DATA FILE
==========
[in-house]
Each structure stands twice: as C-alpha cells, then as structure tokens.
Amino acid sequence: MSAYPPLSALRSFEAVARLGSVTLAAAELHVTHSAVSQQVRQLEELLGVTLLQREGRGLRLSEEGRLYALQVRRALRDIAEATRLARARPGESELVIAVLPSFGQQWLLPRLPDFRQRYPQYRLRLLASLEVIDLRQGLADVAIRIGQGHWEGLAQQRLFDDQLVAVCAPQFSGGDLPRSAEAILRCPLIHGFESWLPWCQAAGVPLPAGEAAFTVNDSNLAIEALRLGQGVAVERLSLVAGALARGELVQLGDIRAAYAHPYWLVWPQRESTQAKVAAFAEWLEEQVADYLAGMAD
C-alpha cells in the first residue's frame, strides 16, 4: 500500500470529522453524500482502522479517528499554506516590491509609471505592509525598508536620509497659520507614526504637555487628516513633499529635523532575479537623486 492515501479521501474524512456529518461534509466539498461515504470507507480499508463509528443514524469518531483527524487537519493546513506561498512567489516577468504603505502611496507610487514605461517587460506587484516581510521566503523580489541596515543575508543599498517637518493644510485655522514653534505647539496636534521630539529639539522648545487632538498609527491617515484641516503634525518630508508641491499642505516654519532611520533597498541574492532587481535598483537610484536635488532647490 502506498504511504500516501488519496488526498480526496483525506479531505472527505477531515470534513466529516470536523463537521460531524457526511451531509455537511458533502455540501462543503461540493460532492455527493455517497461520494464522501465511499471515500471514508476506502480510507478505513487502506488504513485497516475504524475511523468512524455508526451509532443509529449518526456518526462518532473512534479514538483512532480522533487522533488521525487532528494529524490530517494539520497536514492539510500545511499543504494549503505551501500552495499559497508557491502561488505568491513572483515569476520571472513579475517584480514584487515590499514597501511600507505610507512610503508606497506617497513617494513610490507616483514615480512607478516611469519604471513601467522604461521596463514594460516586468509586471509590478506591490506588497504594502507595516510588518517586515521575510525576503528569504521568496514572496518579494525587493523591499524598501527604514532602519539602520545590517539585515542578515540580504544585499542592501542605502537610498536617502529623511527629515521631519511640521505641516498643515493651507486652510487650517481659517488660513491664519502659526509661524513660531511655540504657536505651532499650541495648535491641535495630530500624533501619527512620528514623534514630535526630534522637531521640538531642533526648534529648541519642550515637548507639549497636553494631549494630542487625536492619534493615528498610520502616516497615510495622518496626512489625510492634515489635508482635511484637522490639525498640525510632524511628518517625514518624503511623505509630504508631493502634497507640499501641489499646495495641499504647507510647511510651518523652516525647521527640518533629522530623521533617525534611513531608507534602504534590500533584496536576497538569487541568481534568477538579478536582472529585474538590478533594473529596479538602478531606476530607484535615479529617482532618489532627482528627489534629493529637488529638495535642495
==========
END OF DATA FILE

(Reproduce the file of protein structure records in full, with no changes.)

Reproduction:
[in-house]
Each structure stands twice: as C-alpha cells, then as structure tokens.
Amino acid sequence: MSAYPPLSALRSFEAVARLGSVTLAAAELHVTHSAVSQQVRQLEELLGVTLLQREGRGLRLSEEGRLYALQVRRALRDIAEATRLARARPGESELVIAVLPSFGQQWLLPRLPDFRQRYPQYRLRLLASLEVIDLRQGLADVAIRIGQGHWEGLAQQRLFDDQLVAVCAPQFSGGDLPRSAEAILRCPLIHGFESWLPWCQAAGVPLPAGEAAFTVNDSNLAIEALRLGQGVAVERLSLVAGALARGELVQLGDIRAAYAHPYWLVWPQRESTQAKVAAFAEWLEEQVADYLAGMAD
C-alpha cells in the first residue's frame, strides 16, 4: 500500500470529522453524500482502522479517528499554506516590491509609471505592509525598508536620509497659520507614526504637555487628516513633499529635523532575479537623486 492515501479521501474524512456529518461534509466539498461515504470507507480499508463509528443514524469518531483527524487537519493546513506561498512567489516577468504603505502611496507610487514605461517587460506587484516581510521566503523580489541596515543575508543599498517637518493644510485655522514653534505647539496636534521630539529639539522648545487632538498609527491617515484641516503634525518630508508641491499642505516654519532611520533597498541574492532587481535598483537610484536635488532647490 502506498504511504500516501488519496488526498480526496483525506479531505472527505477531515470534513466529516470536523463537521460531524457526511451531509455537511458533502455540501462543503461540493460532492455527493455517497461520494464522501465511499471515500471514508476506502480510507478505513487502506488504513485497516475504524475511523468512524455508526451509532443509529449518526456518526462518532473512534479514538483512532480522533487522533488521525487532528494529524490530517494539520497536514492539510500545511499543504494549503505551501500552495499559497508557491502561488505568491513572483515569476520571472513579475517584480514584487515590499514597501511600507505610507512610503508606497506617497513617494513610490507616483514615480512607478516611469519604471513601467522604461521596463514594460516586468509586471509590478506591490506588497504594502507595516510588518517586515521575510525576503528569504521568496514572496518579494525587493523591499524598501527604514532602519539602520545590517539585515542578515540580504544585499542592501542605502537610498536617502529623511527629515521631519511640521505641516498643515493651507486652510487650517481659517488660513491664519502659526509661524513660531511655540504657536505651532499650541495648535491641535495630530500624533501619527512620528514623534514630535526630534522637531521640538531642533526648534529648541519642550515637548507639549497636553494631549494630542487625536492619534493615528498610520502616516497615510495622518496626512489625510492634515489635508482635511484637522490639525498640525510632524511628518517625514518624503511623505509630504508631493502634497507640499501641489499646495495641499504647507510647511510651518523652516525647521527640518533629522530623521533617525534611513531608507534602504534590500533584496536576497538569487541568481534568477538579478536582472529585474538590478533594473529596479538602478531606476530607484535615479529617482532618489532627482528627489534629493529637488529638495535642495